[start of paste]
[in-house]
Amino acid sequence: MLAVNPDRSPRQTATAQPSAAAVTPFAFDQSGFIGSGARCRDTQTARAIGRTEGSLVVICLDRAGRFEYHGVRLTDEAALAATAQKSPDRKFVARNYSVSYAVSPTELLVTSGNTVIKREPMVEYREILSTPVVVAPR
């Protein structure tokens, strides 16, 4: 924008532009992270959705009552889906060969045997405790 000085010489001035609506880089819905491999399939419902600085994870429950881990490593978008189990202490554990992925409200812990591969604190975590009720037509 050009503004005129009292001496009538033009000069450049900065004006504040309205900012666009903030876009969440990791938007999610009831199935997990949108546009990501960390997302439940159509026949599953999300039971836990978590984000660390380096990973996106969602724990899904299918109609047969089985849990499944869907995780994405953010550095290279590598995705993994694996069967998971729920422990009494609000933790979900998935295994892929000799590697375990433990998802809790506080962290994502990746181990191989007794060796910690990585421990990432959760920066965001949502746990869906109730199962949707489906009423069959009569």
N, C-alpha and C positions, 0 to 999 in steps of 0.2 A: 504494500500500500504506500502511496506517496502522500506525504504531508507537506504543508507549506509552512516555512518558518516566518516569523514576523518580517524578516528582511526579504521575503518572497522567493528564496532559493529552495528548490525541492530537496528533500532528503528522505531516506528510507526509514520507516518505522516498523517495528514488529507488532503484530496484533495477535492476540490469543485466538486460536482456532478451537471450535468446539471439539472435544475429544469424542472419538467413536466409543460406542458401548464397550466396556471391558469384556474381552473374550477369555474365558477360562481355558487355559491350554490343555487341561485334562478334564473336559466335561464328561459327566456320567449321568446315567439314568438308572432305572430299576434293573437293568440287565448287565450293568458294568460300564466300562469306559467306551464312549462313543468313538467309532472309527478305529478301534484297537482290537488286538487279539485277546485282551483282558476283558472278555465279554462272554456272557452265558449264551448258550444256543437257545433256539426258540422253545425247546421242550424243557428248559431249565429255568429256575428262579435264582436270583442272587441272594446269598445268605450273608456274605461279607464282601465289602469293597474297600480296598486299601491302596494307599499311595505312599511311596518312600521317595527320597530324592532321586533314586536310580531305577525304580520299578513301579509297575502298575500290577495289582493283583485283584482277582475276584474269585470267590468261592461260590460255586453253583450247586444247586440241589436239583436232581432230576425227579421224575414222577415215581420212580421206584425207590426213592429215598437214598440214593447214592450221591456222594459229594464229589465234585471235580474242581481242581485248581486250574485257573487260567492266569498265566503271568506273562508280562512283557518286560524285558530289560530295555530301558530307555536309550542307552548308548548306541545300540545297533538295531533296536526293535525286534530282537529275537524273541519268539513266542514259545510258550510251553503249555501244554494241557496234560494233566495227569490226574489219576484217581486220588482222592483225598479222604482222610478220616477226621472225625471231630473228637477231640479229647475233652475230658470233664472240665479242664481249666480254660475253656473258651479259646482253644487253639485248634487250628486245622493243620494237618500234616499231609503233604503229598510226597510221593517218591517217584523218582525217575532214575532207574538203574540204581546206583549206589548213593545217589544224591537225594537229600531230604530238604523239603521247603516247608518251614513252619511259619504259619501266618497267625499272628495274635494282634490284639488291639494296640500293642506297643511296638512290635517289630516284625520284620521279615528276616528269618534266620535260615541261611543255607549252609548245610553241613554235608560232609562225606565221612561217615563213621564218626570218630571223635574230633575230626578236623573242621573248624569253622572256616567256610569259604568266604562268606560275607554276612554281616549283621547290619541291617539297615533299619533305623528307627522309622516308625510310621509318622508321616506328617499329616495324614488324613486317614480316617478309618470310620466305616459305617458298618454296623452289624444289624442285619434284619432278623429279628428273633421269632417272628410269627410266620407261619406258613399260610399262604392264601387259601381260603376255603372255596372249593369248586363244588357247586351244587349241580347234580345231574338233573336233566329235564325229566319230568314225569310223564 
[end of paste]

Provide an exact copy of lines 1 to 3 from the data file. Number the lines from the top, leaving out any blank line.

[in-house]
Amino acid sequence: MLAVNPDRSPRQTATAQPSAAAVTPFAFDQSGFIGSGARCRDTQTARAIGRTEGSLVVICLDRAGRFEYHGVRLTDEAALAATAQKSPDRKFVARNYSVSYAVSPTELLVTSGNTVIKREPMVEYREILSTPVVVAPR
């Protein structure tokens, strides 16, 4: 924008532009992270959705009552889906060969045997405790 000085010489001035609506880089819905491999399939419902600085994870429950881990490593978008189990202490554990992925409200812990591969604190975590009720037509 050009503004005129009292001496009538033009000069450049900065004006504040309205900012666009903030876009969440990791938007999610009831199935997990949108546009990501960390997302439940159509026949599953999300039971836990978590984000660390380096990973996106969602724990899904299918109609047969089985849990499944869907995780994405953010550095290279590598995705993994694996069967998971729920422990009494609000933790979900998935295994892929000799590697375990433990998802809790506080962290994502990746181990191989007794060796910690990585421990990432959760920066965001949502746990869906109730199962949707489906009423069959009569």